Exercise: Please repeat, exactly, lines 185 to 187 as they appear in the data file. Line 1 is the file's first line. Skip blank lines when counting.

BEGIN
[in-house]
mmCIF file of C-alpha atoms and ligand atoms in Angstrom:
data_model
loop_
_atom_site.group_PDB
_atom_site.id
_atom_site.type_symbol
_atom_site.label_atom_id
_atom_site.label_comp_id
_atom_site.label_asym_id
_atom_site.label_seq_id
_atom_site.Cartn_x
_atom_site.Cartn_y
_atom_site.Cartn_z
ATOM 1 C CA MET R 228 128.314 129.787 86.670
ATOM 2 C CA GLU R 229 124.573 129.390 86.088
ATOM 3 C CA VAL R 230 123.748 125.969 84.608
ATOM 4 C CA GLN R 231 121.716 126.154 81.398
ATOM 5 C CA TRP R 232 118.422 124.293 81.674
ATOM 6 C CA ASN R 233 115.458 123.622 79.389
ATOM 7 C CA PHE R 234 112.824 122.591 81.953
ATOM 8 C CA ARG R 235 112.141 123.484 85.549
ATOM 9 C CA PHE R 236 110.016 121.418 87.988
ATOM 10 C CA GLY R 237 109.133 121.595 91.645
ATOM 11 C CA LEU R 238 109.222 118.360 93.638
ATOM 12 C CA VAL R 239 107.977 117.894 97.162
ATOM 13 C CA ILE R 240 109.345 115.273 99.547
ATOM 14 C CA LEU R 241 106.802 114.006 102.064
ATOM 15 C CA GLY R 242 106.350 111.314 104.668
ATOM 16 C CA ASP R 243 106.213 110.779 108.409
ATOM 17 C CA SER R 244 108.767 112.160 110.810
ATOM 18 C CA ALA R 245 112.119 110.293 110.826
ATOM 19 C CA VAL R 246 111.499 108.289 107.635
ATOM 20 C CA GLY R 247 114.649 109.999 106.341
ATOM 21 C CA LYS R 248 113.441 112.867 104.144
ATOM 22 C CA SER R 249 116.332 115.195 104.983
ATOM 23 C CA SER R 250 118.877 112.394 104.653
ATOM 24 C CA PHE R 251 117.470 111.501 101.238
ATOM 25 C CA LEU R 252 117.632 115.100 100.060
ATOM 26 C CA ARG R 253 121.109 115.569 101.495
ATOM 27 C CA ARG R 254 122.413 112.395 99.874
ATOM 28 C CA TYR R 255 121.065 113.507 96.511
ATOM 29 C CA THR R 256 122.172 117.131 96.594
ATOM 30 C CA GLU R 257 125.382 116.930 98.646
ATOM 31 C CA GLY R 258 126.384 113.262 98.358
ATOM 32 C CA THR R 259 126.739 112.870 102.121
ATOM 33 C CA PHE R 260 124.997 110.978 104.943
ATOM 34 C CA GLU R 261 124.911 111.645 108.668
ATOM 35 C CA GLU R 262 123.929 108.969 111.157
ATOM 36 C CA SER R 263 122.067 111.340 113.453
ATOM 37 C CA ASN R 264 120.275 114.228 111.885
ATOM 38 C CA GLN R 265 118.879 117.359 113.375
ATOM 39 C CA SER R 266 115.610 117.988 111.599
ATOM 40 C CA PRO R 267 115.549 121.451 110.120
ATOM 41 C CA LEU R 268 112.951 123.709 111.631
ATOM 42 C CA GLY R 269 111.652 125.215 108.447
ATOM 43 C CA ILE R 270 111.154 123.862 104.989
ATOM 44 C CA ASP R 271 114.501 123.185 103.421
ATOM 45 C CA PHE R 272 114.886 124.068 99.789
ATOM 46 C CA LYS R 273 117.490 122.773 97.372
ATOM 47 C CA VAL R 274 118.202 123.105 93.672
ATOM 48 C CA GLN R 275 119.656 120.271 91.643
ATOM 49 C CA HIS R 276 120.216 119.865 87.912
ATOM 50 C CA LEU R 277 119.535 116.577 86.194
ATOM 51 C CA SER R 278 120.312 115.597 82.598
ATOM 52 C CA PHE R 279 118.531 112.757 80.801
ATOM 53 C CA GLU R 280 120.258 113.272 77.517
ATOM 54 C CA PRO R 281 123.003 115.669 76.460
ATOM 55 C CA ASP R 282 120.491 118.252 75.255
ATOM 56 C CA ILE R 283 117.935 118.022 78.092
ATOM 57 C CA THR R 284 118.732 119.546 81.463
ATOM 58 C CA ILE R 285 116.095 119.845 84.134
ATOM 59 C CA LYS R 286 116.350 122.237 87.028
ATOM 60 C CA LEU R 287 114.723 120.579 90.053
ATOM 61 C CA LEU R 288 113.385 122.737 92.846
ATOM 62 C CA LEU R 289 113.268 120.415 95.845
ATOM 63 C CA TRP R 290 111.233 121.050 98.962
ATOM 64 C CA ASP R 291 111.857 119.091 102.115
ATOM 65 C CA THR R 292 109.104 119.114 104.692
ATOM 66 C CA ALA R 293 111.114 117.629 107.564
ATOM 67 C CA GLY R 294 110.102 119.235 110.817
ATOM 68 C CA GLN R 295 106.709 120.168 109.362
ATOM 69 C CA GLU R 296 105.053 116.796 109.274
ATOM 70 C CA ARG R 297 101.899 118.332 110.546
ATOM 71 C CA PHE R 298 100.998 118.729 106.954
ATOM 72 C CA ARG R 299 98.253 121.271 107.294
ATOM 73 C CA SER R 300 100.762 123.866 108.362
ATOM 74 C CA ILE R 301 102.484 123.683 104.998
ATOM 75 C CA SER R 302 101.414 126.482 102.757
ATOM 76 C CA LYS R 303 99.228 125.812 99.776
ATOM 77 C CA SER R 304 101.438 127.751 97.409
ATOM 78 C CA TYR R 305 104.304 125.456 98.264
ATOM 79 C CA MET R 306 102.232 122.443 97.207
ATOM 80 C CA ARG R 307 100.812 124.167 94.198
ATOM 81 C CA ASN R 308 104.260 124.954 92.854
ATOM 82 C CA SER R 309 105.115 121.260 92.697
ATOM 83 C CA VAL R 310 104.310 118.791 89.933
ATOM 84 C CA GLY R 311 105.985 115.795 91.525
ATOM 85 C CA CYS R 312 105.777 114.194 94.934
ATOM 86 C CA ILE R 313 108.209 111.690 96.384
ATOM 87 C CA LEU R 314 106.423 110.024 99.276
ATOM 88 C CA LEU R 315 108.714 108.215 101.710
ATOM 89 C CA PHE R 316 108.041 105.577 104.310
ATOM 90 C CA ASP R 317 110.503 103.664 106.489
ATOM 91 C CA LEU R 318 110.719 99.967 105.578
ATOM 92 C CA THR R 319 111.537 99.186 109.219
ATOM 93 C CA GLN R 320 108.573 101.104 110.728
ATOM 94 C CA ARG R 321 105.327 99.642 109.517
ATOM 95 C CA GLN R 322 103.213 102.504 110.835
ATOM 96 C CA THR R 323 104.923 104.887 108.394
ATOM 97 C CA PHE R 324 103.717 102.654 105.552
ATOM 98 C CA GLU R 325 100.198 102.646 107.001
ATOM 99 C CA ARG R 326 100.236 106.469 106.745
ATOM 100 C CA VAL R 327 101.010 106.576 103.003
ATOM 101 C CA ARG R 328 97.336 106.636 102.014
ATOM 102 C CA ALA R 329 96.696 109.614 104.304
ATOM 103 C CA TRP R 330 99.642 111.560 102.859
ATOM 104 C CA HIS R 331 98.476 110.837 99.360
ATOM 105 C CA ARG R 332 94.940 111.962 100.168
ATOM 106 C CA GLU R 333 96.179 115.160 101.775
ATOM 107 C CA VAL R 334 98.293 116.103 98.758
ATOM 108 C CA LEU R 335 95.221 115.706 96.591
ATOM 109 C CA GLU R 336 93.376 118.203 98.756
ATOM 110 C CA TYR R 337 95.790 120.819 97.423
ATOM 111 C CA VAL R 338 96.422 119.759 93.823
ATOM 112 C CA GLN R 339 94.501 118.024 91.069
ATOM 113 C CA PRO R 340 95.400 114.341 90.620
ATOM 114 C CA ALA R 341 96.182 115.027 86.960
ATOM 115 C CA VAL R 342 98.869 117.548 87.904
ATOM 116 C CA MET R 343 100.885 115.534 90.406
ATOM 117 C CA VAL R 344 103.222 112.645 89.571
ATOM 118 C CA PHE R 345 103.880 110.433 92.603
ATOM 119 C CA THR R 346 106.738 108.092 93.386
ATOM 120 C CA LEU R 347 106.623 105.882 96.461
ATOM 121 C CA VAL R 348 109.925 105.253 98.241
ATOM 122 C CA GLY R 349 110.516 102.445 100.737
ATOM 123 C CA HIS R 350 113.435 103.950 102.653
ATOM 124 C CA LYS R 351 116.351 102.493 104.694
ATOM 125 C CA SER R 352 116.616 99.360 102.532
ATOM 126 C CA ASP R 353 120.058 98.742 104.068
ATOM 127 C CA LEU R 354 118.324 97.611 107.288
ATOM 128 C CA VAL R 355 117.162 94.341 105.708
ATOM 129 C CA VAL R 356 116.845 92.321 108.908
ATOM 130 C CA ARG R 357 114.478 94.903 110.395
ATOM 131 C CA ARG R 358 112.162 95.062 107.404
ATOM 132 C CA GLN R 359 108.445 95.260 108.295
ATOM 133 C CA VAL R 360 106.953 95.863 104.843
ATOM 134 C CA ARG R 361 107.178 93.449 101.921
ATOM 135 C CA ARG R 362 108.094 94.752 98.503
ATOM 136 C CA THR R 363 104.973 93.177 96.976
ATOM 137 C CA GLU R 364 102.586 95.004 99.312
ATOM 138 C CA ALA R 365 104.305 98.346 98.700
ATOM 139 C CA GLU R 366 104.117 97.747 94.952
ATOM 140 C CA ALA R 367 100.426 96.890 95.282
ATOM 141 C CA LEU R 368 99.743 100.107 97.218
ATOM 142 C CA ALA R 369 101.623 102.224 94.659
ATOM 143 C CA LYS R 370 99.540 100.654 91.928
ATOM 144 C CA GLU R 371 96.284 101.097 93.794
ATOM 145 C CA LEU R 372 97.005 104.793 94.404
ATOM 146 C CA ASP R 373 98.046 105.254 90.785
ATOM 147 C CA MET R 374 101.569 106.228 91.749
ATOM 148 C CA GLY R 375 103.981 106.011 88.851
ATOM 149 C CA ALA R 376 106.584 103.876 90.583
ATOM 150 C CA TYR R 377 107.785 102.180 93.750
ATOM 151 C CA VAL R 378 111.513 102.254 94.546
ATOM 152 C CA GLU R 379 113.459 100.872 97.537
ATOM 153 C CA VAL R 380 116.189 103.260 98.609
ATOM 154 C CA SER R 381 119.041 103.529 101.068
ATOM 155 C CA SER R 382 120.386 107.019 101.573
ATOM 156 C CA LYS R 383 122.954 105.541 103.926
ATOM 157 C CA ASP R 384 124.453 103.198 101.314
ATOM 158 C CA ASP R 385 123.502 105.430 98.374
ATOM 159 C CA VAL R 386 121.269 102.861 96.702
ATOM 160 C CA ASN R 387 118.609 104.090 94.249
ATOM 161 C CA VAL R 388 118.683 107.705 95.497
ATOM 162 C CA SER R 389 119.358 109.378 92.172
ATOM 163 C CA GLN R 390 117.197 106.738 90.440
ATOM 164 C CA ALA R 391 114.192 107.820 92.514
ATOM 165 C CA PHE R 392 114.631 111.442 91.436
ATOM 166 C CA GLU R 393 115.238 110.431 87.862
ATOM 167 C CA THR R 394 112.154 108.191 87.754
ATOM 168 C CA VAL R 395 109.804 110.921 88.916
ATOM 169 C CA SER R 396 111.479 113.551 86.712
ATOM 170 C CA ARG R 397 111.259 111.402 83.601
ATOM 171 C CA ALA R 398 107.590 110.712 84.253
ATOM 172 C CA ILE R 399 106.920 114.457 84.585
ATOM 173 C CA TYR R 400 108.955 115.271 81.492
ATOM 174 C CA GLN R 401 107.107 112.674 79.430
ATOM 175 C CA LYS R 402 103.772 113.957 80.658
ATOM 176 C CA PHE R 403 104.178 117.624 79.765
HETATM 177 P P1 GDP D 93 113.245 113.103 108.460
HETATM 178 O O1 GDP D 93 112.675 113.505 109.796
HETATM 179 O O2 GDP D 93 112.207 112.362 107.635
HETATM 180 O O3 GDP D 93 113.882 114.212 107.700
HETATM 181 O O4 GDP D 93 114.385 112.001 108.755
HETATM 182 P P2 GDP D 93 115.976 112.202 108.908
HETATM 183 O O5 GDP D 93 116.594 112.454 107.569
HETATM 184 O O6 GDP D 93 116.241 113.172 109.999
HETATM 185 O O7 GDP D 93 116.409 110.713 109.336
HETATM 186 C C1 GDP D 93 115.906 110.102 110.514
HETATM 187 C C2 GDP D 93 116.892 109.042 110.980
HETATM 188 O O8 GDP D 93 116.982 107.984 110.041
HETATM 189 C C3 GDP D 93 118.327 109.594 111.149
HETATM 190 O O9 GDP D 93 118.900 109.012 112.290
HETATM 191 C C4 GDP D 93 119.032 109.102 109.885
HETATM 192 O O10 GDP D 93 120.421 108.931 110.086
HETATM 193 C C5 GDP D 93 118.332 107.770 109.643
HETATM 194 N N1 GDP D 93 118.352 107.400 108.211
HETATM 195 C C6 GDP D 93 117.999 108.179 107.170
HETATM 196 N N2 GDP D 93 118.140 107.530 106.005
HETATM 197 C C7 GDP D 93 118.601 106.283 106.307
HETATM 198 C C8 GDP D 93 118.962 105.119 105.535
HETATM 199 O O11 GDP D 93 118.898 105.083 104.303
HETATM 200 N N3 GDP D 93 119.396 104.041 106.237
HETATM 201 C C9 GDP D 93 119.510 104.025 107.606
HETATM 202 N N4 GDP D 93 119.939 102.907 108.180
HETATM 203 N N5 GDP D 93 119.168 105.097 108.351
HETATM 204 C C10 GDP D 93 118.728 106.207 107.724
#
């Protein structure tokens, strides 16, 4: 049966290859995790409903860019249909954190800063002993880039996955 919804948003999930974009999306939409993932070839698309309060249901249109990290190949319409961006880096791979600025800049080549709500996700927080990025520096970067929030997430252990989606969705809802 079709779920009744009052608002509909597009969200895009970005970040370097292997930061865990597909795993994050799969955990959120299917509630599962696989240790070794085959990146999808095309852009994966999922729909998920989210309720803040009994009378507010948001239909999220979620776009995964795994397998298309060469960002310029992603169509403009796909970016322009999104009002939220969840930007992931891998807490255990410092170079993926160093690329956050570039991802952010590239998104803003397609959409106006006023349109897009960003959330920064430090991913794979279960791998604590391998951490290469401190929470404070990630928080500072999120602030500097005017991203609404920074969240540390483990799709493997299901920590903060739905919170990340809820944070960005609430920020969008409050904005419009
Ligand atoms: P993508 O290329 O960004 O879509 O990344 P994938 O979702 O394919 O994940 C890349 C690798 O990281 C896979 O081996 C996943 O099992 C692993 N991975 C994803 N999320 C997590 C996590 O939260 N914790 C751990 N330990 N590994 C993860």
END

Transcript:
ATOM 171 C CA ALA R 398 107.590 110.712 84.253
ATOM 172 C CA ILE R 399 106.920 114.457 84.585
ATOM 173 C CA TYR R 400 108.955 115.271 81.492